No. I think that when I'm telling a story, I'm doing the best I can to tell the story as fully as I can and if there are various fractures that happen in the story then that's just the very thing that the story is as opposed to my looking for avenues of difference in one story. They just really do exist. For me anyway.
How would you categorize "White Girls"? As more of a book of personal reflections like Montaigne's essays, or a book of short stories that together form a novel, like Sherwood Anderson's "Winesburg, Ohio"?
Let's just call it a novel. It's just easier. I really think it's easier. In the way that Faulkner wrote "Go Down, Moses" or [Jean Toomer wrote] "Cane." All those books are problem novels. And one of the things that I like about the book is that it reflects a certain kind of mind that's not really at rest with itself. So the jumpiness, the fractured technical aspect of it is something that I really like, because I think it's more reflective of the way we think than not. So let's call it a novel.
In your story/essay on Eminem, you stop short of calling him a white girl. Why?
Because I was focused on his mother. She was the white girl in that essay.
Have you visited Pittsburgh previously?
A long time ago, Mark Bradford, an artist friend, he had a show there. And that was lovely. And I haven't been back and so I'm happy and looking forward to coming back.
It's often said that LGBTQ rights have progressed so much in the U.S. of late because everyone knows someone who isn't straight, in their family, neighborhood or workplace. Do you think that the position of the "white girl," is more relatable for a similar reason?
I think it definitely creates more space to identify with. People who have a little bit of power but are not oppressors -- or, political oppressors. One of the things that interested me was the ability that all of the characters have to pass in the world quote unquote, in the world but they felt something different emotionally. I really wanted to express how it must feel to feel a sense of difference and at the same time pass as part of the status quo. Would you still feel isolated? Would the person that identifies with you feel your difference, or your power? I loved all of those variables. When I started thinking about those levels of identification, I really wanted to explore that.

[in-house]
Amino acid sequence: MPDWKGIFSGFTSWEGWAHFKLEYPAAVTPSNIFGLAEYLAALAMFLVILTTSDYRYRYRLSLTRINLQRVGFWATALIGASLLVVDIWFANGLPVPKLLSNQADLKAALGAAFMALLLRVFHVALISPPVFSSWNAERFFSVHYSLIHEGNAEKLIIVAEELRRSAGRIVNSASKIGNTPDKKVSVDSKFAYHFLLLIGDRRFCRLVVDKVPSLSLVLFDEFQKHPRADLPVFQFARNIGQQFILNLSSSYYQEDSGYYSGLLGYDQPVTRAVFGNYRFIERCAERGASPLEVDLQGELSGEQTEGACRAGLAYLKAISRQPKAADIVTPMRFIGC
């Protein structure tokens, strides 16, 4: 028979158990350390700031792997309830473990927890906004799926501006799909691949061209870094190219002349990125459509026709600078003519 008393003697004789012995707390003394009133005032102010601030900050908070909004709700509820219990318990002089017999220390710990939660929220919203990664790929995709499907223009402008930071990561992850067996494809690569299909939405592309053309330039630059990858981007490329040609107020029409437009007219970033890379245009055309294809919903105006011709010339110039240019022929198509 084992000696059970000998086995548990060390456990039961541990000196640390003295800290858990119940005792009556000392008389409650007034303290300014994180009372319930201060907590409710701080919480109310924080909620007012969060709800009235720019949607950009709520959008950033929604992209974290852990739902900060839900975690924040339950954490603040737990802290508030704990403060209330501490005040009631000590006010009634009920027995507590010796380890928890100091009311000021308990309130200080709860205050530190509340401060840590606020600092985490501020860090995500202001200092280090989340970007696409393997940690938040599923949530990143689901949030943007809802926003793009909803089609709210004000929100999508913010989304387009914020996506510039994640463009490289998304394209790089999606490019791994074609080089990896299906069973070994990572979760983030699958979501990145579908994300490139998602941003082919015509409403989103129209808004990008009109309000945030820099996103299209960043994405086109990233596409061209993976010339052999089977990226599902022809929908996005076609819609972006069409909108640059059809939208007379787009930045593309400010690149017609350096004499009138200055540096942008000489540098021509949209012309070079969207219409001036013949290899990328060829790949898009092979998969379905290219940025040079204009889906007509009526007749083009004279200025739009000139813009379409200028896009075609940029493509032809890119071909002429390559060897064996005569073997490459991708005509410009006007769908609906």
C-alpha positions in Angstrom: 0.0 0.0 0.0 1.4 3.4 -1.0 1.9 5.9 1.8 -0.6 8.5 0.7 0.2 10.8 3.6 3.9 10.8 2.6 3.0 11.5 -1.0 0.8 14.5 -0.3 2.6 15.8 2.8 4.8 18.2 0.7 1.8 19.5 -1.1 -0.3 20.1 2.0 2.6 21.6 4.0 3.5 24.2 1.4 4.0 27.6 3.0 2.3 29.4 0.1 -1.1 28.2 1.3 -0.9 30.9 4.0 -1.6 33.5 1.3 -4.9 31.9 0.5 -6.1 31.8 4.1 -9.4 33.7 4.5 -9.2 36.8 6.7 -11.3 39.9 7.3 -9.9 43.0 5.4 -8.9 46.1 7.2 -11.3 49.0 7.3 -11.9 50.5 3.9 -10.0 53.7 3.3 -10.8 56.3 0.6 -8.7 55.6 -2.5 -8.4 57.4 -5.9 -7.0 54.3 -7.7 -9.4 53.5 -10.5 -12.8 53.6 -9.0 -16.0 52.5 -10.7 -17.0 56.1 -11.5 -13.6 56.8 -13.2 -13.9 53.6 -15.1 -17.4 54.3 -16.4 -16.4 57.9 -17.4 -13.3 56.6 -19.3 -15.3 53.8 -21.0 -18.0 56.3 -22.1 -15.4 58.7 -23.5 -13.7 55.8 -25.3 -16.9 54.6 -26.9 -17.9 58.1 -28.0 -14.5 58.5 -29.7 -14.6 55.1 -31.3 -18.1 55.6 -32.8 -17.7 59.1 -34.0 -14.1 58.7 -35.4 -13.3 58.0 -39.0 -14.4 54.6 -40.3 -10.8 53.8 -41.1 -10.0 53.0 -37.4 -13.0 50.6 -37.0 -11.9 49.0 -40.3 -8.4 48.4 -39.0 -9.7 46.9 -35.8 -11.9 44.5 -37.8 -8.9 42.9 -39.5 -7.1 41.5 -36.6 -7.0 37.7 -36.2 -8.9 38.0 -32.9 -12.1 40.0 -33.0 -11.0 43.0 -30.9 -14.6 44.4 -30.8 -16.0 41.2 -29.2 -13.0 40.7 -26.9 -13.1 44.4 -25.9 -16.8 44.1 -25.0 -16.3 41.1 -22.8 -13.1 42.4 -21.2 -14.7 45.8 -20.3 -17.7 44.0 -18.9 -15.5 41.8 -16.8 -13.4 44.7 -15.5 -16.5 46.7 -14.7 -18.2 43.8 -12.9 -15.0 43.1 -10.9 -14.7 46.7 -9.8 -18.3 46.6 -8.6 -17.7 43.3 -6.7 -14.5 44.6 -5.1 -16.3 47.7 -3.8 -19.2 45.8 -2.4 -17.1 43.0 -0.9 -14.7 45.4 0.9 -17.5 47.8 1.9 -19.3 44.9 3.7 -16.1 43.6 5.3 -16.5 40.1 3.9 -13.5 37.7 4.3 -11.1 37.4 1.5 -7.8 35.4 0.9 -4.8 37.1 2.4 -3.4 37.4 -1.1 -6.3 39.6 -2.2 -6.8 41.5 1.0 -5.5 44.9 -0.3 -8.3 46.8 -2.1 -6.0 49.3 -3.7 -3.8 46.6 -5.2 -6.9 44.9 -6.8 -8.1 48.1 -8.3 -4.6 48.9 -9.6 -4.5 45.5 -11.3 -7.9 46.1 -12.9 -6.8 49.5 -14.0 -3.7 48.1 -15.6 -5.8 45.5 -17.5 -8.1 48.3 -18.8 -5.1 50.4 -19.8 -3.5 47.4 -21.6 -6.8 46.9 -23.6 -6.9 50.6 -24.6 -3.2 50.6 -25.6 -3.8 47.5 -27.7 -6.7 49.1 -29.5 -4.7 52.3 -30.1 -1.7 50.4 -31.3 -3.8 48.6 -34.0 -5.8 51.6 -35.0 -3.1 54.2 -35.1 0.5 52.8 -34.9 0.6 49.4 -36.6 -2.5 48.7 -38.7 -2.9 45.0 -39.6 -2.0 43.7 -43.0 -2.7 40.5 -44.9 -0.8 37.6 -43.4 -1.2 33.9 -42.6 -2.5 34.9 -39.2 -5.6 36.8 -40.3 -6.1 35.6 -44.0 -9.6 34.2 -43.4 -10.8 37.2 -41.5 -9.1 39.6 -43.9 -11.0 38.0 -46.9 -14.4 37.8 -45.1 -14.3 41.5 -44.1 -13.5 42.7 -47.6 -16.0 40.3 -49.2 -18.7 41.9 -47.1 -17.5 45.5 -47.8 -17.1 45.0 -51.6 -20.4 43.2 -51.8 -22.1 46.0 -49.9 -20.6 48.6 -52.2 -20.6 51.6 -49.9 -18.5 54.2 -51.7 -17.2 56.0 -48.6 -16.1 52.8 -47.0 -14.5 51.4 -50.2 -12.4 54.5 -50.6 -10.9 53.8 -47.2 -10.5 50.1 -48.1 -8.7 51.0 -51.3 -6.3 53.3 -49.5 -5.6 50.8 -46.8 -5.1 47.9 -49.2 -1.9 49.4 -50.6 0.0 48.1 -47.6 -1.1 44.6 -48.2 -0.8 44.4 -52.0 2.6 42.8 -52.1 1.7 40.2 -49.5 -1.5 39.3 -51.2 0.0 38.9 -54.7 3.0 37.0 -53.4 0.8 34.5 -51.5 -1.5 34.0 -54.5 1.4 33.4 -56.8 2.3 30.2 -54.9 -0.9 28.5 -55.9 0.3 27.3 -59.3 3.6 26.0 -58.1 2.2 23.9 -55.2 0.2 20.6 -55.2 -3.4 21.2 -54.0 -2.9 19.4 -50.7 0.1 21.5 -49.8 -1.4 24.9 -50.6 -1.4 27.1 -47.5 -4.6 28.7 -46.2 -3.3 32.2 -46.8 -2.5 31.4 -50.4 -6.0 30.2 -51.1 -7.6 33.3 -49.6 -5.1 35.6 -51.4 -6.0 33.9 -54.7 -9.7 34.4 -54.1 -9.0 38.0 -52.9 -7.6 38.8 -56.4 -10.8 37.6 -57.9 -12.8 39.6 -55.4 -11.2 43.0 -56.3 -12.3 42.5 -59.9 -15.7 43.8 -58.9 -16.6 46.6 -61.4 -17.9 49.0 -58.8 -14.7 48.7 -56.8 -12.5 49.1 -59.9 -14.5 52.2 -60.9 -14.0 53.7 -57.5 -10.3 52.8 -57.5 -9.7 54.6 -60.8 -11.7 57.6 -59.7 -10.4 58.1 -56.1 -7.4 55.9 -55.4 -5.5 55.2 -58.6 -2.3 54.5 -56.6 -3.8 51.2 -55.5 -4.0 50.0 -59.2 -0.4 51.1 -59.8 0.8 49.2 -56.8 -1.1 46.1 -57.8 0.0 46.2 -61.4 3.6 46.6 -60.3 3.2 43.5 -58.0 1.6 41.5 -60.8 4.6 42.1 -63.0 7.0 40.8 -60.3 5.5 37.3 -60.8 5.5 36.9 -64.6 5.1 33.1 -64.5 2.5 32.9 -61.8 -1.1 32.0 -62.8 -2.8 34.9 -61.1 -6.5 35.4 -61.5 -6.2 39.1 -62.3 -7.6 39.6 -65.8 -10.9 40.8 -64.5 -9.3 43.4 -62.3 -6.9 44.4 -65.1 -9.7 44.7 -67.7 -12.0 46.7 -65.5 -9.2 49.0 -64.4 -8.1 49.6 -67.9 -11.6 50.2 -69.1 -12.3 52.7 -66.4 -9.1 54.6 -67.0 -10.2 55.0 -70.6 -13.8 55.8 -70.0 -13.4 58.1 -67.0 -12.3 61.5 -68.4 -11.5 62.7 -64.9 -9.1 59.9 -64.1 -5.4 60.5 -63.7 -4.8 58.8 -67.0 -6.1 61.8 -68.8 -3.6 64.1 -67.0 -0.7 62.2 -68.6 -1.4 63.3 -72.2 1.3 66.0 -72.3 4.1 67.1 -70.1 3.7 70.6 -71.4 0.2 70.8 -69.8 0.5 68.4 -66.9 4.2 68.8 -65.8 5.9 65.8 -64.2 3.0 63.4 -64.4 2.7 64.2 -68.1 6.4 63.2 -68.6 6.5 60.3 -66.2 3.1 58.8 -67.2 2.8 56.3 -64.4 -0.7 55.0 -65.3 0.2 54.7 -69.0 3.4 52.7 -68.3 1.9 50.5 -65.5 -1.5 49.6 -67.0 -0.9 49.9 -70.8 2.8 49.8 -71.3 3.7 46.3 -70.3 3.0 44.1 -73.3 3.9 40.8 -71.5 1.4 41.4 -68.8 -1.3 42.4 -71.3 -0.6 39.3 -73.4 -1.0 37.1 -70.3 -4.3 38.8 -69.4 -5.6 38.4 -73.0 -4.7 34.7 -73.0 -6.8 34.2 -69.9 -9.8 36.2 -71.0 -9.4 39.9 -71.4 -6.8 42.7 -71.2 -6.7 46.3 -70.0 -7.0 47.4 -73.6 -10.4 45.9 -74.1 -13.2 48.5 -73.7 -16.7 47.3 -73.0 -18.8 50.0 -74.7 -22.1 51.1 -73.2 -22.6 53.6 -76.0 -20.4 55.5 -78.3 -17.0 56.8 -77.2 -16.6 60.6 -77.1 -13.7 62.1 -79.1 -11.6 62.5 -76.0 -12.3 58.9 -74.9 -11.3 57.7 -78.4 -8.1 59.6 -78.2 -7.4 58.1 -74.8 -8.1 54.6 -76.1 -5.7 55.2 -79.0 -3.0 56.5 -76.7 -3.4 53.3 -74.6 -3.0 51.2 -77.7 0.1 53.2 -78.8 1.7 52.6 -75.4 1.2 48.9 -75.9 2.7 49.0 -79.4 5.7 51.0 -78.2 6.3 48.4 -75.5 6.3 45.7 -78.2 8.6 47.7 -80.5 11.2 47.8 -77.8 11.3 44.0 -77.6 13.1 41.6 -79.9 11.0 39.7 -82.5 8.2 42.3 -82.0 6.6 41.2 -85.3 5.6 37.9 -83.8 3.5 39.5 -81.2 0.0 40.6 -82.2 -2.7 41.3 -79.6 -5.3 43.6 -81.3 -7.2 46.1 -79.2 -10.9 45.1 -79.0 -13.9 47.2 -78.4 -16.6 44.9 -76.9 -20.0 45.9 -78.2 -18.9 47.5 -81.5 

Do you think the rise of audience interaction on Twitter, Facebook and other social media is a net gain for journalists and writers?
I think that writers are best served by sticking to their writing. Not having loads of theories about the best way to position the writing. I think that if the writing is good and the point of view is strong, the writing is going to take care of itself. ...
Do you intend to do fiction going forward or critic in the day, novelist at night?
Sure. Why not. We're all doubles. So, I think we should try to sort of fulfill each part of ourselves as much as possible.
Is that fulfillment as a writer ... is your writing your twin now?
I think so. That's very clever. Yes. I would agree with you, my twin now is my writing.
What will you be reading from when you come to Pittsburgh?
I was going to read the Louise Brooks piece. But I think that the kids might be too young to remember who she is. So I think I'm going to read a little of "Tristes Tropiques."
Former Post-Gazette staff writer Philip A. Stephenson writes about lifestyle for Quartz, the Atlantic's digital business news site. He teaches in the media culture department at the College of Staten Island. Follow him at @phantomath.